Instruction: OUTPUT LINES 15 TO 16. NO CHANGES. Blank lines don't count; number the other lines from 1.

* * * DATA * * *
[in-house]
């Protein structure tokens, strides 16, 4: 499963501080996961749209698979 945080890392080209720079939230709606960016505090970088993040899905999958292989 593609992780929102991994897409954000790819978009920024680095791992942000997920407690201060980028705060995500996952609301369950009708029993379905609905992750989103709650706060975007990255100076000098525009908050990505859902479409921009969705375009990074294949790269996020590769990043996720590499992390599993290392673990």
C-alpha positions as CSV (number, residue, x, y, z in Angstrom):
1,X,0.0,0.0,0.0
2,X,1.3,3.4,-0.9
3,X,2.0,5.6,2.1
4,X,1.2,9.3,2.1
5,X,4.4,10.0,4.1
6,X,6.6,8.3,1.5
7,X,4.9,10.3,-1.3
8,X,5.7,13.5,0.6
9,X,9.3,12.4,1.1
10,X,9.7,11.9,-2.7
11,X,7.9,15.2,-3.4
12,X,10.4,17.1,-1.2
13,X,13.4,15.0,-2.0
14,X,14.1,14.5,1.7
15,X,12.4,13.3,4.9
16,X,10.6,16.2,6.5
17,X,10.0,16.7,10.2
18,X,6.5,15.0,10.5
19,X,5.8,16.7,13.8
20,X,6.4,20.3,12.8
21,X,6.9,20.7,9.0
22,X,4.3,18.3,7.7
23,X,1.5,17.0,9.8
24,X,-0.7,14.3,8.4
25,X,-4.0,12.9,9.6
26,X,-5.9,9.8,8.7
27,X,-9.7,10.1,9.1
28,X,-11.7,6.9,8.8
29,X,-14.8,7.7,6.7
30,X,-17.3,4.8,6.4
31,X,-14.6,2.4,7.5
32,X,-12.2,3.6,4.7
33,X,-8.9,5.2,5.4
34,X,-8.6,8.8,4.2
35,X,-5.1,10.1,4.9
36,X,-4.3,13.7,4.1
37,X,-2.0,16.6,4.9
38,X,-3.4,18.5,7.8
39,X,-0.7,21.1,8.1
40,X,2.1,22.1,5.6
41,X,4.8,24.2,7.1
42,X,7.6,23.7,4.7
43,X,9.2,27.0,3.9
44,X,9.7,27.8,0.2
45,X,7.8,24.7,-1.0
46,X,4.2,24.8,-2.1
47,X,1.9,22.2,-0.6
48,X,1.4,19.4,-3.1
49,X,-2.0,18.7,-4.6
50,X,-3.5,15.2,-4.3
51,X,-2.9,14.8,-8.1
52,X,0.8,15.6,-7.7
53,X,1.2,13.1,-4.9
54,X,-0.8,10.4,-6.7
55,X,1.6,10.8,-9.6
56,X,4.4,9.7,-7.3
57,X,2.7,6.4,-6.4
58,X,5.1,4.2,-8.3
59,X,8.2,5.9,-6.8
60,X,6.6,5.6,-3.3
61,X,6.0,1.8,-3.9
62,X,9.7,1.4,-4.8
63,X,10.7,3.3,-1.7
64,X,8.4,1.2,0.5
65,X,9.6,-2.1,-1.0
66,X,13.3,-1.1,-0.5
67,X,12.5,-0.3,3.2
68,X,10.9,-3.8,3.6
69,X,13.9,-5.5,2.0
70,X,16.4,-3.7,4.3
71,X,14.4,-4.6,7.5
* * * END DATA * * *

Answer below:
12,X,10.4,17.1,-1.2
13,X,13.4,15.0,-2.0